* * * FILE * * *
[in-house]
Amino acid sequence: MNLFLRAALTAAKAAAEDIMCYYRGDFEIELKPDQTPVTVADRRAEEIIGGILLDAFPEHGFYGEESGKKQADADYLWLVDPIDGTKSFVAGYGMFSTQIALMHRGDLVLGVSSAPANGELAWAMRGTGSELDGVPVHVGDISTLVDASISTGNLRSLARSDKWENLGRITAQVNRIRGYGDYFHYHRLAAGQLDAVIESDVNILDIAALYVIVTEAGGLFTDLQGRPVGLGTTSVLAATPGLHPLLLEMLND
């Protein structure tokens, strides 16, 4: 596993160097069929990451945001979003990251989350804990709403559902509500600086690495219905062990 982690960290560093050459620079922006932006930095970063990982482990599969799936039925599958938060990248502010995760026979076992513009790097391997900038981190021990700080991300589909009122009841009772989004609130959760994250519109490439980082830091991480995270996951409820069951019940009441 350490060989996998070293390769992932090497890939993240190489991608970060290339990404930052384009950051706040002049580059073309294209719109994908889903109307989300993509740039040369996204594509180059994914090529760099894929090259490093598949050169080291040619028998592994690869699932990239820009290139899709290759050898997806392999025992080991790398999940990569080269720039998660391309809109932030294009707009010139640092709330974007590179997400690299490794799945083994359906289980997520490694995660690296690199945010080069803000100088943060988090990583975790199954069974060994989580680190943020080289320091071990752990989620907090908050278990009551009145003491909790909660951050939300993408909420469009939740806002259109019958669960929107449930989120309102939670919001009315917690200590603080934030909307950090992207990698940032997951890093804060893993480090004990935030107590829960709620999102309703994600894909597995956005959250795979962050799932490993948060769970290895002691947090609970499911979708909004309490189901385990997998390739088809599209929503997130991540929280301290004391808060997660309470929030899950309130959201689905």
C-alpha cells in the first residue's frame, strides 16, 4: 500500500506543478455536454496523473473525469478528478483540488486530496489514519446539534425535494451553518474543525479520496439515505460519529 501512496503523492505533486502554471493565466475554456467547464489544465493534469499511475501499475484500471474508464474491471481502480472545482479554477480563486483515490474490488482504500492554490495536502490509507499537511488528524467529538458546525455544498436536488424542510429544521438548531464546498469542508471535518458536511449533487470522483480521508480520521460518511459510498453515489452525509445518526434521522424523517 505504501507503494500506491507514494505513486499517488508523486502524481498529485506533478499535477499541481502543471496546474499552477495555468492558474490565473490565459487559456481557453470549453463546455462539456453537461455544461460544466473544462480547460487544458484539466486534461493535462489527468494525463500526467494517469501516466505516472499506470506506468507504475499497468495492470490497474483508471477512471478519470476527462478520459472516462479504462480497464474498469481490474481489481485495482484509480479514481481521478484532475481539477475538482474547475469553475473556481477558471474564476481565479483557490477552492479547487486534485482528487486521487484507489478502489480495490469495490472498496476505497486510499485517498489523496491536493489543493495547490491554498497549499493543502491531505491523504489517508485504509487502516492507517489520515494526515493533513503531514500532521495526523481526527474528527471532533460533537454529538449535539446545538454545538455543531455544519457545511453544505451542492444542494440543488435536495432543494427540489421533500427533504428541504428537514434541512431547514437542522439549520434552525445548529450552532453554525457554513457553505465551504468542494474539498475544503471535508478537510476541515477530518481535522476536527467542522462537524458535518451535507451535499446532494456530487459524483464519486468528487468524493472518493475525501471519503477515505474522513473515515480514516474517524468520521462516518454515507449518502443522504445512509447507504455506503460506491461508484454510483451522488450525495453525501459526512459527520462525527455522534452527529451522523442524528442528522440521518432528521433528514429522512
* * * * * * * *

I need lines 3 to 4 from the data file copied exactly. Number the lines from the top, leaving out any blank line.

């Protein structure tokens, strides 16, 4: 596993160097069929990451945001979003990251989350804990709403559902509500600086690495219905062990 982690960290560093050459620079922006932006930095970063990982482990599969799936039925599958938060990248502010995760026979076992513009790097391997900038981190021990700080991300589909009122009841009772989004609130959760994250519109490439980082830091991480995270996951409820069951019940009441 350490060989996998070293390769992932090497890939993240190489991608970060290339990404930052384009950051706040002049580059073309294209719109994908889903109307989300993509740039040369996204594509180059994914090529760099894929090259490093598949050169080291040619028998592994690869699932990239820009290139899709290759050898997806392999025992080991790398999940990569080269720039998660391309809109932030294009707009010139640092709330974007590179997400690299490794799945083994359906289980997520490694995660690296690199945010080069803000100088943060988090990583975790199954069974060994989580680190943020080289320091071990752990989620907090908050278990009551009145003491909790909660951050939300993408909420469009939740806002259109019958669960929107449930989120309102939670919001009315917690200590603080934030909307950090992207990698940032997951890093804060893993480090004990935030107590829960709620999102309703994600894909597995956005959250795979962050799932490993948060769970290895002691947090609970499911979708909004309490189901385990997998390739088809599209929503997130991540929280301290004391808060997660309470929030899950309130959201689905």
C-alpha cells in the first residue's frame, strides 16, 4: 500500500506543478455536454496523473473525469478528478483540488486530496489514519446539534425535494451553518474543525479520496439515505460519529 501512496503523492505533486502554471493565466475554456467547464489544465493534469499511475501499475484500471474508464474491471481502480472545482479554477480563486483515490474490488482504500492554490495536502490509507499537511488528524467529538458546525455544498436536488424542510429544521438548531464546498469542508471535518458536511449533487470522483480521508480520521460518511459510498453515489452525509445518526434521522424523517 505504501507503494500506491507514494505513486499517488508523486502524481498529485506533478499535477499541481502543471496546474499552477495555468492558474490565473490565459487559456481557453470549453463546455462539456453537461455544461460544466473544462480547460487544458484539466486534461493535462489527468494525463500526467494517469501516466505516472499506470506506468507504475499497468495492470490497474483508471477512471478519470476527462478520459472516462479504462480497464474498469481490474481489481485495482484509480479514481481521478484532475481539477475538482474547475469553475473556481477558471474564476481565479483557490477552492479547487486534485482528487486521487484507489478502489480495490469495490472498496476505497486510499485517498489523496491536493489543493495547490491554498497549499493543502491531505491523504489517508485504509487502516492507517489520515494526515493533513503531514500532521495526523481526527474528527471532533460533537454529538449535539446545538454545538455543531455544519457545511453544505451542492444542494440543488435536495432543494427540489421533500427533504428541504428537514434541512431547514437542522439549520434552525445548529450552532453554525457554513457553505465551504468542494474539498475544503471535508478537510476541515477530518481535522476536527467542522462537524458535518451535507451535499446532494456530487459524483464519486468528487468524493472518493475525501471519503477515505474522513473515515480514516474517524468520521462516518454515507449518502443522504445512509447507504455506503460506491461508484454510483451522488450525495453525501459526512459527520462525527455522534452527529451522523442524528442528522440521518432528521433528514429522512